Startup of the Week: Introducing souvenir culture to Saudi society

Updated 11 June 2019

Startup of the Week: Introducing souvenir culture to Saudi society

  • Saudi Sand Souvenir Co. currently produces staple tourist keepsakes such as passport covers, tote bags, fridge magnets and keychains

JEDDAH: A country’s landmarks, landscapes, culture and cuisine are typically represented by the trinkets that holidaymakers buy to remember their visits. 

France has baguettes and the Eiffel Tower. Australia has the boomerang and kangaroos. India has rickshaws and the Taj Mahal. But avid souvenir fan Maher Khayyat struggled to find themed collectibles for his home country, Saudi Arabia. So he decided to make them himself. 

He quit his engineering job to begin a new career, one that was related to his passion for art and design. “I am a souvenir collector, I love to collect souvenirs from around the world but I used to struggle to find souvenirs from Saudi Arabia, for myself and my friends,” he told Arab News. “Whenever we want to give someone a special Saudi gift, we directly think of Zamzam water or some dates. I wanted to change that in line with the significant changes the Kingdom is going through,” he added, referring to the huge transformation kick-started by the government’s Vision 2030 reform plan. 

One of the plan’s objectives is to put Saudi Arabia on the global tourism map through the development of programs, activities, facilities and festivals. The government has also launched ambitious giga-projects, including the ultra-luxurious Amaala resort and the cultural destination Qiddiya, to help achieve this goal.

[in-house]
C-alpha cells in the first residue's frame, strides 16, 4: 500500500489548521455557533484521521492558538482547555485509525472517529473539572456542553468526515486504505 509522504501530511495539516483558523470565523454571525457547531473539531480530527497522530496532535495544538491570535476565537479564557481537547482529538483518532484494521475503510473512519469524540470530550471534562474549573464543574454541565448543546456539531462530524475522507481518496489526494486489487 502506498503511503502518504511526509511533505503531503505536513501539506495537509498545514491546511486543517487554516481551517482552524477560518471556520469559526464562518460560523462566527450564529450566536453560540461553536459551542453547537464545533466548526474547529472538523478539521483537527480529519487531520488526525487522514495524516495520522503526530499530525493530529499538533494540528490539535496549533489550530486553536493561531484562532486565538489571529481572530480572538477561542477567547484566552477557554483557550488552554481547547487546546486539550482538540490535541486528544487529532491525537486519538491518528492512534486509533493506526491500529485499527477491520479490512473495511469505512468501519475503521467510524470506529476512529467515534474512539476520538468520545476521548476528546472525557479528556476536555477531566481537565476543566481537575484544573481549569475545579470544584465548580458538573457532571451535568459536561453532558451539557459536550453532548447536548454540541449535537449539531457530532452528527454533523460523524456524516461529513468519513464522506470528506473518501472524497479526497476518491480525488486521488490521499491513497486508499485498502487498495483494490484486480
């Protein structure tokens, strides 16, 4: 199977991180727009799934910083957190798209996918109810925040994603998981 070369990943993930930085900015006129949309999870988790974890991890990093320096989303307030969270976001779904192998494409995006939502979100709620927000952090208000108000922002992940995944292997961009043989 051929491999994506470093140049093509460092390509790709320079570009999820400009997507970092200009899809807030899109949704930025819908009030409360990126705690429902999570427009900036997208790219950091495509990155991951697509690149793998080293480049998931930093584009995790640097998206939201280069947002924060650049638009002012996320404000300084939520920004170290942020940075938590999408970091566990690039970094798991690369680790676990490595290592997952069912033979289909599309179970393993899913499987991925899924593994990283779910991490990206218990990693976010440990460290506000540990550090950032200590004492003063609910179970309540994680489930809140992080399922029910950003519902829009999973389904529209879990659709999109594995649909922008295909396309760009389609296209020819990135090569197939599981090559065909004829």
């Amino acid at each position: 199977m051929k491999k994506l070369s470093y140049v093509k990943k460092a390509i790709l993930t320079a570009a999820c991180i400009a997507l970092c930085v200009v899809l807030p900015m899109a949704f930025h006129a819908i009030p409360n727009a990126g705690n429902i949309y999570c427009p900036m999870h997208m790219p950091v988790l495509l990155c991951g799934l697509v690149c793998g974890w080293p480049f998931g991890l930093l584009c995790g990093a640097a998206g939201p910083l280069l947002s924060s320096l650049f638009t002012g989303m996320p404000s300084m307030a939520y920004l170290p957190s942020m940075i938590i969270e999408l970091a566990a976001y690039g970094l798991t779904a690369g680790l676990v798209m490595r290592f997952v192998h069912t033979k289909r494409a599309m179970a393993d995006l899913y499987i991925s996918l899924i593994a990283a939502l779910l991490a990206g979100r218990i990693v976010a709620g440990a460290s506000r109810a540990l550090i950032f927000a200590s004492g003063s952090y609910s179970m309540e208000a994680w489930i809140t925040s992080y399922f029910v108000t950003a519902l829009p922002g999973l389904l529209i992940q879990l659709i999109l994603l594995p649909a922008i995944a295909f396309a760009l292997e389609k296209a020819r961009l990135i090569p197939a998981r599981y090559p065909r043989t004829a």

Khayyat formed the Saudi Sand Souvenir Co. to educate local and international visitors about the Kingdom’s true culture through souvenirs and memorabilia. It currently sells staple tourist keepsakes such as passport covers, tote bags, fridge magnets and keychains. There is also a souvenir pack for people who cannot choose between individual items. The plan is to be the country’s leading souvenir firm. 

One of the biggest challenges facing Khayyat and his Jeddah-based team was working out how to best reflect the culture and value of every Saudi region. “The Kingdom is vast and has diverse traditions and customs. We solved this problem after signing an agreement with the tourism authority. It helped us to understand the culture of each region because we were provided with the necessary information we needed about each region and its community.”

Another hurdle was introducing souvenir culture to Saudi society. “People would ask us what use they would make of these products. We would explain their cultural and consumer value, we educated people about the country. For instance, many of them did not know about (the UNESCO World Heritage Site) Madain Saleh or Al-Ula until after the recent festivals that took place there.”

Khayyat said there was greater awareness about souvenirs than before. The company has more customers, marketing is easier and sales are growing. 

“What distinguishes us is the high quality of our products and their reasonable prices, in addition to our innovative designs that combine reality with art. We want our products to be affordable to all pilgrims and tourists. Everyone should be able to buy something for themselves from Saudi Arabia.”